Don't bet on new gambling rules in Florida -- yet

- The Supreme Court on Monday struck down a federal law barring sports gambling, in a sweeping decision that could soon lead to legalized sports betting in dozens of states. 

The Supreme Court ruled 6 to 3 to strike down the Professional and Amateur Sports Protection Act.  The 1992 law had barred gambling on football, basketball, baseball and other sports with some exceptions, like allowing people to wager on a single game only in Nevada. 

The Supreme Court ruling now gives states the go-ahead to legalize sports betting if they want.

"The legalization of sports gambling requires an important policy choice, but the choice is not ours to make," the opinion by Justice Samuel Alito said. 

"Congress can regulate sports gambling directly, but if it elects not to do so, each State is free to act on its own. Our job is to interpret the law Congress has enacted and decide whether it is consistent with the Constitution. PASPA is not,” the ruling said.

Tampa attorney and legal expert Anthony Rickman broke down what the Supreme Court decided.

"The opinion itself talks about state's rights a lot and that's the main crux of it is a state has the right to regulate and make laws that aren't promulgated in the Constitution," Rickman said.

Rickman also points out that gambling in Florida will not change overnight.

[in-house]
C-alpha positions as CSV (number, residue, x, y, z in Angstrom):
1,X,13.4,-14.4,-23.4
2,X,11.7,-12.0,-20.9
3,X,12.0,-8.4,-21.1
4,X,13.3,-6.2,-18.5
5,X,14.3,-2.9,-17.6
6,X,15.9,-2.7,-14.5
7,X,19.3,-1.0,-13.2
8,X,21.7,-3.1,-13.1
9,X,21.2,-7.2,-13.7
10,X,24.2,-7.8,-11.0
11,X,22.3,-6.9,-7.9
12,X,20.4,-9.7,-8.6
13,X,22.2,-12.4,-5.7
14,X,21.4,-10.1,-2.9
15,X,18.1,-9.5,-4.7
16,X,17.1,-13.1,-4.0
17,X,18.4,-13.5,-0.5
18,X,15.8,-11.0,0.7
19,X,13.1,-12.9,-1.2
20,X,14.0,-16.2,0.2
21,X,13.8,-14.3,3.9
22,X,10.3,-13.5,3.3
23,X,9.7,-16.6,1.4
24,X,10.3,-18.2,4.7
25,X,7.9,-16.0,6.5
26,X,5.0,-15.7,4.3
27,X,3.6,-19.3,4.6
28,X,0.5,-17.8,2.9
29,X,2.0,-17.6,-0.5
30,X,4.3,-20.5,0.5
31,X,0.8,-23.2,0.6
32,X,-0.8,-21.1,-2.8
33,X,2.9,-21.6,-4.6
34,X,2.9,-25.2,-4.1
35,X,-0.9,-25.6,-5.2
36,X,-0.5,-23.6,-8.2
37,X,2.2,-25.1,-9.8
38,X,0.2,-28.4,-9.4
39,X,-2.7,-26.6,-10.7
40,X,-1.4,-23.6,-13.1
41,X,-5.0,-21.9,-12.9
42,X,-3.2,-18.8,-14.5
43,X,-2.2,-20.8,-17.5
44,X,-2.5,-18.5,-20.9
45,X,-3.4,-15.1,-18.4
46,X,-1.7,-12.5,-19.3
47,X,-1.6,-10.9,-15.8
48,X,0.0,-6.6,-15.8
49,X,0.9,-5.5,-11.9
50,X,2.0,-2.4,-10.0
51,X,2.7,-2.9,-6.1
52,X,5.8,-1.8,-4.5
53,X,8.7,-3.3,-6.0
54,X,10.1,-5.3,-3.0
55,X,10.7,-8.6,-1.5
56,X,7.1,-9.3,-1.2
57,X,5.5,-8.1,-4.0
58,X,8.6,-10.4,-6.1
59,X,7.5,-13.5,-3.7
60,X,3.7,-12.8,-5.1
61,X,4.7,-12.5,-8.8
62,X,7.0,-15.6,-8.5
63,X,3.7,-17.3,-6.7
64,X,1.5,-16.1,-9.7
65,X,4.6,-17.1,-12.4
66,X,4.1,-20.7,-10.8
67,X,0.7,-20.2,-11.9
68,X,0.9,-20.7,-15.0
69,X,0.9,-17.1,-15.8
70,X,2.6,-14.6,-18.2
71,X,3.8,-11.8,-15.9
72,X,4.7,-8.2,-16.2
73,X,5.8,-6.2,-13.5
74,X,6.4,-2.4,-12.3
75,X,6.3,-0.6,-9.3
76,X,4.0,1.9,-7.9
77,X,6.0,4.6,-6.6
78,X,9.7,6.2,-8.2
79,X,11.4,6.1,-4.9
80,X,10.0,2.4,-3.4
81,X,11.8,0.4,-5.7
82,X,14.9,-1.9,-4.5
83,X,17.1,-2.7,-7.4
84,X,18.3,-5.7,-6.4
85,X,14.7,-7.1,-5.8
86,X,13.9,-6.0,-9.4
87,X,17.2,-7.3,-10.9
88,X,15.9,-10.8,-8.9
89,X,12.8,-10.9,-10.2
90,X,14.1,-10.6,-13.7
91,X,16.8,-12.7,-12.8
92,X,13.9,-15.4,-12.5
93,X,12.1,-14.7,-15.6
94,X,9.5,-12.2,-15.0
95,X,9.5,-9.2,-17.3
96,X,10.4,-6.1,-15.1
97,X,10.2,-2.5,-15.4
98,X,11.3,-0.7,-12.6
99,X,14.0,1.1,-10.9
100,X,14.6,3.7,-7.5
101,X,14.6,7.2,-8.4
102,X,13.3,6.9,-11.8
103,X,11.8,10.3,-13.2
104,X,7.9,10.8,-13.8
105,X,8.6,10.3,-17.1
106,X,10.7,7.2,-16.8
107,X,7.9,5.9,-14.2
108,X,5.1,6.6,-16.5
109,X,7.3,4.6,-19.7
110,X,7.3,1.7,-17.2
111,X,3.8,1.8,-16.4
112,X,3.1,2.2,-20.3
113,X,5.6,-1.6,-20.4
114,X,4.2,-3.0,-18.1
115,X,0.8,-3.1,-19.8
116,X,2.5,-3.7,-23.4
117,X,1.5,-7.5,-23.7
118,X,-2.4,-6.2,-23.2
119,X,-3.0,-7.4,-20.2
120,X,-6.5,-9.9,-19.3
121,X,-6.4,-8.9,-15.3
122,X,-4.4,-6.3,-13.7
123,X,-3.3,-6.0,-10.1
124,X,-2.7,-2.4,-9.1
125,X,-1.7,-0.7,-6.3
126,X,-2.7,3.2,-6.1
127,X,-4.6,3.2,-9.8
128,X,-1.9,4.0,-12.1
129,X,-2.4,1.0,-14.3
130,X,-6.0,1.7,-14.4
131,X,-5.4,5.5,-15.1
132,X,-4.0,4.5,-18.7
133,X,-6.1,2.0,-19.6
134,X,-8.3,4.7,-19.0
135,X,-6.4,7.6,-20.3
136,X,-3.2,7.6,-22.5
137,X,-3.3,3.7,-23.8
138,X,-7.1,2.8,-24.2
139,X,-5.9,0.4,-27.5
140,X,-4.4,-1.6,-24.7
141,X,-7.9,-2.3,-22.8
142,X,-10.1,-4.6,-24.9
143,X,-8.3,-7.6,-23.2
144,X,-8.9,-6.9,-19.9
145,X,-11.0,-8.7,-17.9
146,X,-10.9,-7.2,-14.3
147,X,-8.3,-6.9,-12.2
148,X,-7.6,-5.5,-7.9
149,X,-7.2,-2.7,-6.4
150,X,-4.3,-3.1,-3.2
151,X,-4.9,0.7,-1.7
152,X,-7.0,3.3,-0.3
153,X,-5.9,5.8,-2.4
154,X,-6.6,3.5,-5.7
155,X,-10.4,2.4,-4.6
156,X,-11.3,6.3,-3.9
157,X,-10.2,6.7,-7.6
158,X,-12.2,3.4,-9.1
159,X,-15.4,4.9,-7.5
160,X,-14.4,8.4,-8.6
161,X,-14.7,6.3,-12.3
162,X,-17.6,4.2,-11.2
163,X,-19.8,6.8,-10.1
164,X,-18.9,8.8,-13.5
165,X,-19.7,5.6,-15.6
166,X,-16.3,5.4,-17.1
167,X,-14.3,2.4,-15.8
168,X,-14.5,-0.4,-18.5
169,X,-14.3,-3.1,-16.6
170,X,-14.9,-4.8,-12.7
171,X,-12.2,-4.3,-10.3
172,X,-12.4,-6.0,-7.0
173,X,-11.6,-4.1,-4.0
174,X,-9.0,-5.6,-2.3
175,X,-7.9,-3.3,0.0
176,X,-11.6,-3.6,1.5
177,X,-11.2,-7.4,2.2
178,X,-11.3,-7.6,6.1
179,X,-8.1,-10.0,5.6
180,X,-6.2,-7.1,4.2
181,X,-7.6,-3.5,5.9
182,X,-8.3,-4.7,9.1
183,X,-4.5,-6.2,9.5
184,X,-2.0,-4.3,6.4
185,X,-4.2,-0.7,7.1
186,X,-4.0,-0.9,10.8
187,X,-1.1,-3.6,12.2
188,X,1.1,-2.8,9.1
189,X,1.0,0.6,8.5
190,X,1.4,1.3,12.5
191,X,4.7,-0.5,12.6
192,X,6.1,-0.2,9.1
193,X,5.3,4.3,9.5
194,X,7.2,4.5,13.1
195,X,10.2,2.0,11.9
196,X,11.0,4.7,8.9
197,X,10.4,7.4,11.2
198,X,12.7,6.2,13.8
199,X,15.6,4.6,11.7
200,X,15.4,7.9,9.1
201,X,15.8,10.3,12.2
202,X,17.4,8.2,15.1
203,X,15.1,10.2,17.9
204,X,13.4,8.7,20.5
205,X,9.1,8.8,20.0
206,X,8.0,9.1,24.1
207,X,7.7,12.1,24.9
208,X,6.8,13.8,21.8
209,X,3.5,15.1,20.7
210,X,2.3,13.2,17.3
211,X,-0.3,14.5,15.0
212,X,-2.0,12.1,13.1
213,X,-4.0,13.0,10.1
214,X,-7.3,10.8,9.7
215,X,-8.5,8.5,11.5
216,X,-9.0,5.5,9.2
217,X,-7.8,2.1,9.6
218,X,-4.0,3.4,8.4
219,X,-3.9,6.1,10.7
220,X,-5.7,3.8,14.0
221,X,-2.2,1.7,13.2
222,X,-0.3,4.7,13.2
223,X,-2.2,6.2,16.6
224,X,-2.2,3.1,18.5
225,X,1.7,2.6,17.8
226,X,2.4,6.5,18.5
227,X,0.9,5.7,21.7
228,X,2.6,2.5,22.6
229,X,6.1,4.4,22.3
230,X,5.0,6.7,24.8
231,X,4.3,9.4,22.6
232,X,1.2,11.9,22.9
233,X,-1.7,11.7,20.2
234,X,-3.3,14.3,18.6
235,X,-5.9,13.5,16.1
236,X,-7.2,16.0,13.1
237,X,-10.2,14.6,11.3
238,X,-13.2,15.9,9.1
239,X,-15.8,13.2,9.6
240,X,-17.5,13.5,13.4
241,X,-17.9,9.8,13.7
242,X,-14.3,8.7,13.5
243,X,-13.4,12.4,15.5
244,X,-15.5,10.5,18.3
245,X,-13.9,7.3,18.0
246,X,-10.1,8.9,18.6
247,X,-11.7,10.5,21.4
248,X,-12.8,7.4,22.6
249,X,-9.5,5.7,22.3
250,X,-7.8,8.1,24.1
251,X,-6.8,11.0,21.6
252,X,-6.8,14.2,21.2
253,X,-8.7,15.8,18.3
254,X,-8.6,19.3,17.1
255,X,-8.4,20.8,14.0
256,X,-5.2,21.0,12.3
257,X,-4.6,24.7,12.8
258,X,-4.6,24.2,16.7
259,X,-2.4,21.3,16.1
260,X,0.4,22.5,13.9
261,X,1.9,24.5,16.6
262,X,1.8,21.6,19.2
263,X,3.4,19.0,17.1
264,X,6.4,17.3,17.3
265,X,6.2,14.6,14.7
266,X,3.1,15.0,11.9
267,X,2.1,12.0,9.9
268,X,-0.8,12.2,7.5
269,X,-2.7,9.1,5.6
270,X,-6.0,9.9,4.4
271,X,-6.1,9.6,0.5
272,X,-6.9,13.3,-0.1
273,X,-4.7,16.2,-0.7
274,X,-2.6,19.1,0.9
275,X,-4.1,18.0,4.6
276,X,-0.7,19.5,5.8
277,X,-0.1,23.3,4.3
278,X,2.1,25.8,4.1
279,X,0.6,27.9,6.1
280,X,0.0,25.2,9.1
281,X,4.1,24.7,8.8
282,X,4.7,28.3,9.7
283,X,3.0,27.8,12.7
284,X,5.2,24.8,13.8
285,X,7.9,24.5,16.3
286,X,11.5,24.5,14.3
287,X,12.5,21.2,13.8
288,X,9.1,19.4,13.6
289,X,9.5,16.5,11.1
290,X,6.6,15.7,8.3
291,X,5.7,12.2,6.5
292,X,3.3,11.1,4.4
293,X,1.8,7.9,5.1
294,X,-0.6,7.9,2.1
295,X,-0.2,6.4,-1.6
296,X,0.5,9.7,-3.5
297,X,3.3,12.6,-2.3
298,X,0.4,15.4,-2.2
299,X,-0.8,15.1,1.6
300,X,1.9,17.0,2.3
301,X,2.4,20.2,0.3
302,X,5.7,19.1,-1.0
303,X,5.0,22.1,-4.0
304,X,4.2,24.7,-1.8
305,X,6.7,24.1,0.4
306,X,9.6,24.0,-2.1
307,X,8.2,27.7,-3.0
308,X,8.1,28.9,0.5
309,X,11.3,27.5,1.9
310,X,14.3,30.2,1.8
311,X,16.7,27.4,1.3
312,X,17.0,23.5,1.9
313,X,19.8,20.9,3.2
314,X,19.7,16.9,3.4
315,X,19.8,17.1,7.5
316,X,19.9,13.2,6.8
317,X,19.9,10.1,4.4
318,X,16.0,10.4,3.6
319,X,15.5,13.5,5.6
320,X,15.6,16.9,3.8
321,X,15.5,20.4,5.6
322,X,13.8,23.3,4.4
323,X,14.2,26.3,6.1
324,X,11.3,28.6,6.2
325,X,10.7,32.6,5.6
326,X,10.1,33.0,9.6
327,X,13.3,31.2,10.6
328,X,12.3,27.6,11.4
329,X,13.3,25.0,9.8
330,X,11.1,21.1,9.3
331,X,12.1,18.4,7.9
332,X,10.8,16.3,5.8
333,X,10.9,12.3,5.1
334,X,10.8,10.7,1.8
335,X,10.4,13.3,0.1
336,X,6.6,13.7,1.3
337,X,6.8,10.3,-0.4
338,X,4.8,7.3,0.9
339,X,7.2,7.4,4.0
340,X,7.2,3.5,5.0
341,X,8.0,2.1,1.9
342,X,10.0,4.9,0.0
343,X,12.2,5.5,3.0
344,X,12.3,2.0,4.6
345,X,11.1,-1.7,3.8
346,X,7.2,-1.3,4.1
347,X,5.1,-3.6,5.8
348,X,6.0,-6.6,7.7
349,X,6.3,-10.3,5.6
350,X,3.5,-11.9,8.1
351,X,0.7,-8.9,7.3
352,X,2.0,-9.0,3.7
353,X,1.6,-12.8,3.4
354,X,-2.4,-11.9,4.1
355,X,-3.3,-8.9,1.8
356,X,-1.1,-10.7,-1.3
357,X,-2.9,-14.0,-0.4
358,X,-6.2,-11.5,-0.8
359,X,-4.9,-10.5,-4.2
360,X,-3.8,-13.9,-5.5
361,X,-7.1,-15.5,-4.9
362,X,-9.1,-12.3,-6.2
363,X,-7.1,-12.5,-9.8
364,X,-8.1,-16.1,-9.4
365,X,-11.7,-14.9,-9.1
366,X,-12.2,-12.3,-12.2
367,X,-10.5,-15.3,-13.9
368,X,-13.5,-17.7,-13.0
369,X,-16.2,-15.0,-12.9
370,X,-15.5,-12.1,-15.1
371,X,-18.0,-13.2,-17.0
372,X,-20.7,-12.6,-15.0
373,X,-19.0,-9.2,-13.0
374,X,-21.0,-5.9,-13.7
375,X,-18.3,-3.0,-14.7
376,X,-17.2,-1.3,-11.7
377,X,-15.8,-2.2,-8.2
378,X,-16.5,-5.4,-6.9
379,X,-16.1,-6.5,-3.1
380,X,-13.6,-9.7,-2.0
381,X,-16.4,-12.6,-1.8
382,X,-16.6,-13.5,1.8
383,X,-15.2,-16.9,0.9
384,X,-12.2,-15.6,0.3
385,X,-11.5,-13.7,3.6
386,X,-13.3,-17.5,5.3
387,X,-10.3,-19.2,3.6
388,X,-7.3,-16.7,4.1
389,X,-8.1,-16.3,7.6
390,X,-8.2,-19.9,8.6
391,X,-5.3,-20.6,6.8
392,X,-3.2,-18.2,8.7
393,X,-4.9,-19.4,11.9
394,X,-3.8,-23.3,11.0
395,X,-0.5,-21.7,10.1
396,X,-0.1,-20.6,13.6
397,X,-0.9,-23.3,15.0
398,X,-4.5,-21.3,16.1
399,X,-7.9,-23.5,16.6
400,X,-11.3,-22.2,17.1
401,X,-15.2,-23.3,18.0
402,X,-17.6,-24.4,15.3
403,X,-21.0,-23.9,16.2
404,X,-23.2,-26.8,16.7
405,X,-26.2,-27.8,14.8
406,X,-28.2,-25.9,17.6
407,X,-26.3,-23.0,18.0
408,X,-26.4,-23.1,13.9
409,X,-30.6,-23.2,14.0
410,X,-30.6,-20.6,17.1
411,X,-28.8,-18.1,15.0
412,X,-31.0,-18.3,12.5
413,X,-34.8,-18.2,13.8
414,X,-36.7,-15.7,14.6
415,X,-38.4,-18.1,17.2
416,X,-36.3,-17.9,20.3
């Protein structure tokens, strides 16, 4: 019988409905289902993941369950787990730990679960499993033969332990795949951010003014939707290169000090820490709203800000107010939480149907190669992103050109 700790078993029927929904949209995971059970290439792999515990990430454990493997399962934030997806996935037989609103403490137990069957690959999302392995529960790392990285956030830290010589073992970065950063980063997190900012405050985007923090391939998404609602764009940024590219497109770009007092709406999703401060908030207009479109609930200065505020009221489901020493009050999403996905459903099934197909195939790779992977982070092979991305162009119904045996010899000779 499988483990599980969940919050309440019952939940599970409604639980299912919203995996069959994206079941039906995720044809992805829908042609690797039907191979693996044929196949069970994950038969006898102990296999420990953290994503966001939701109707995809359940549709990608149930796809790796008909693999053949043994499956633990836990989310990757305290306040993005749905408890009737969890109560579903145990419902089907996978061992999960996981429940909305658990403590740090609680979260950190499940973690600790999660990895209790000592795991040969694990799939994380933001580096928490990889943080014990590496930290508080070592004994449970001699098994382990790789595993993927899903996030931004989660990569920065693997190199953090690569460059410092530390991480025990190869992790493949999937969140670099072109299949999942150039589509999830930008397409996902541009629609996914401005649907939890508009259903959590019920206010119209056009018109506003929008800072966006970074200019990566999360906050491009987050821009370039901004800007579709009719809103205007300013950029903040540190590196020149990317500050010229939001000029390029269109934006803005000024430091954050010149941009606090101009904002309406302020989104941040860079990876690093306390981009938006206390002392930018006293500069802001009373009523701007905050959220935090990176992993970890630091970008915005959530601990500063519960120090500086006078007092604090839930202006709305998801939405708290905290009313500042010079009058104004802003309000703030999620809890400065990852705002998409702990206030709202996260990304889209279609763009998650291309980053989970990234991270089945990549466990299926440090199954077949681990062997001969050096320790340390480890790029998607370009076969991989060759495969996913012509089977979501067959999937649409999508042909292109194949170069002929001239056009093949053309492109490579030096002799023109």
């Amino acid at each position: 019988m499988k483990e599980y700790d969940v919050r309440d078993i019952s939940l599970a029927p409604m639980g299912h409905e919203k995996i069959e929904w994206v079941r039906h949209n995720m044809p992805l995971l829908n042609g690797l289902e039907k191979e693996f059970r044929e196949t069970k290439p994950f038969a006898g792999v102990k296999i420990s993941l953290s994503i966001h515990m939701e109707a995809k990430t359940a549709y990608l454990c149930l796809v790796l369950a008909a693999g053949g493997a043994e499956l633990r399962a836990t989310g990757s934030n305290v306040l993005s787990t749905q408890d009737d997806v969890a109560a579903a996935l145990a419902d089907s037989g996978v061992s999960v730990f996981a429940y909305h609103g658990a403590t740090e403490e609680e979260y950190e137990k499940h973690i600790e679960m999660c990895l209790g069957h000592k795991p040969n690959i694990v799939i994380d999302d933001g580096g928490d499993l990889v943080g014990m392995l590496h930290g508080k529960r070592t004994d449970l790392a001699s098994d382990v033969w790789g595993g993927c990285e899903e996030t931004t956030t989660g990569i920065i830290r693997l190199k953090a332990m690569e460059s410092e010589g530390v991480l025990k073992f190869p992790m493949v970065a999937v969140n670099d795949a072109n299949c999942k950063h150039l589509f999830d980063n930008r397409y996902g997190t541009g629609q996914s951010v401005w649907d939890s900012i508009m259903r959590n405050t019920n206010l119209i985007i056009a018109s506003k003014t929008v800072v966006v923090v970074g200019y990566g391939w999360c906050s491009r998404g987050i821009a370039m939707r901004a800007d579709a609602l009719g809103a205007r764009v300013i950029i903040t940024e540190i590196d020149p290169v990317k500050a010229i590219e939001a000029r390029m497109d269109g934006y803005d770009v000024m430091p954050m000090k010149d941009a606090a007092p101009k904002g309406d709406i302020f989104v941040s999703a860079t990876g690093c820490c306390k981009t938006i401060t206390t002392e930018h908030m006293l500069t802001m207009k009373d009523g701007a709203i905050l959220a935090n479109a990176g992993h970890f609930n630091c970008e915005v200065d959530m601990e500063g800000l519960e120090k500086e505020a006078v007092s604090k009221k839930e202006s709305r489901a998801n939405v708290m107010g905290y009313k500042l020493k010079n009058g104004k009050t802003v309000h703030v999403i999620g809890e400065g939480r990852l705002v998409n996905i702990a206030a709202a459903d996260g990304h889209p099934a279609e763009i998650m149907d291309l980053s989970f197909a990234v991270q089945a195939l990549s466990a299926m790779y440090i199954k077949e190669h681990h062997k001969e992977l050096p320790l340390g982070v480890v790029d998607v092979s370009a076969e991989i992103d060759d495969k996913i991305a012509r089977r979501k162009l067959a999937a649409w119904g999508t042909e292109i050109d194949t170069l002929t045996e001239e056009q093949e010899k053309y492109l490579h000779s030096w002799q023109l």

First of all, state lawmakers are out of session until next year. There is also an amendment on the November ballot that, if it passes, would require voter approval of any measure to expand gambling.

A trickier issue could be the deal Florida has in place with the Seminole Tribe, which reportedly pays $250 million for exclusive rights to most types of games. That contract could be voided if Florida expands gambling.

Rickman said there is also a strong Native American lobby in Tallahassee.

"You have the Indian tribe and the Seminole casinos and gambling already established and they want a lock on the industry," he said.

Marc Dunbar, an attorney who represents and lobbies for the gaming industry in Florida, believes sports betting is a natural fit in the Sunshine State.

“Florida has a perfect economy. We are a tourist-based economy, and sports wagering thrives in tourist-based economies," he said. “Sports gambling is going on in Florida right now. It is just being done illegally, or it’s being done on cruises to nowhere. That will continue, and there’s no benefit directly to the state or to regulated businesses for that activity.”

Florida Commissioner of Agriculture -- and gubernatorial candidate -- Adam Putnam disagrees.

"I've always been one who has said we don't need to expand the footprint of gambling in Florida. It's not who we are as a state," he said. "We're a family friendly vacation destination. We're a small-business oriented state. If I lived in the middle of the desert, Nevada, maybe I would grasp onto whatever straw or life raft somebody threw me, but we live in Florida and we've got unlimited opportunities and we don't need to sell our state short." 

Information from FOX News was used in this report.

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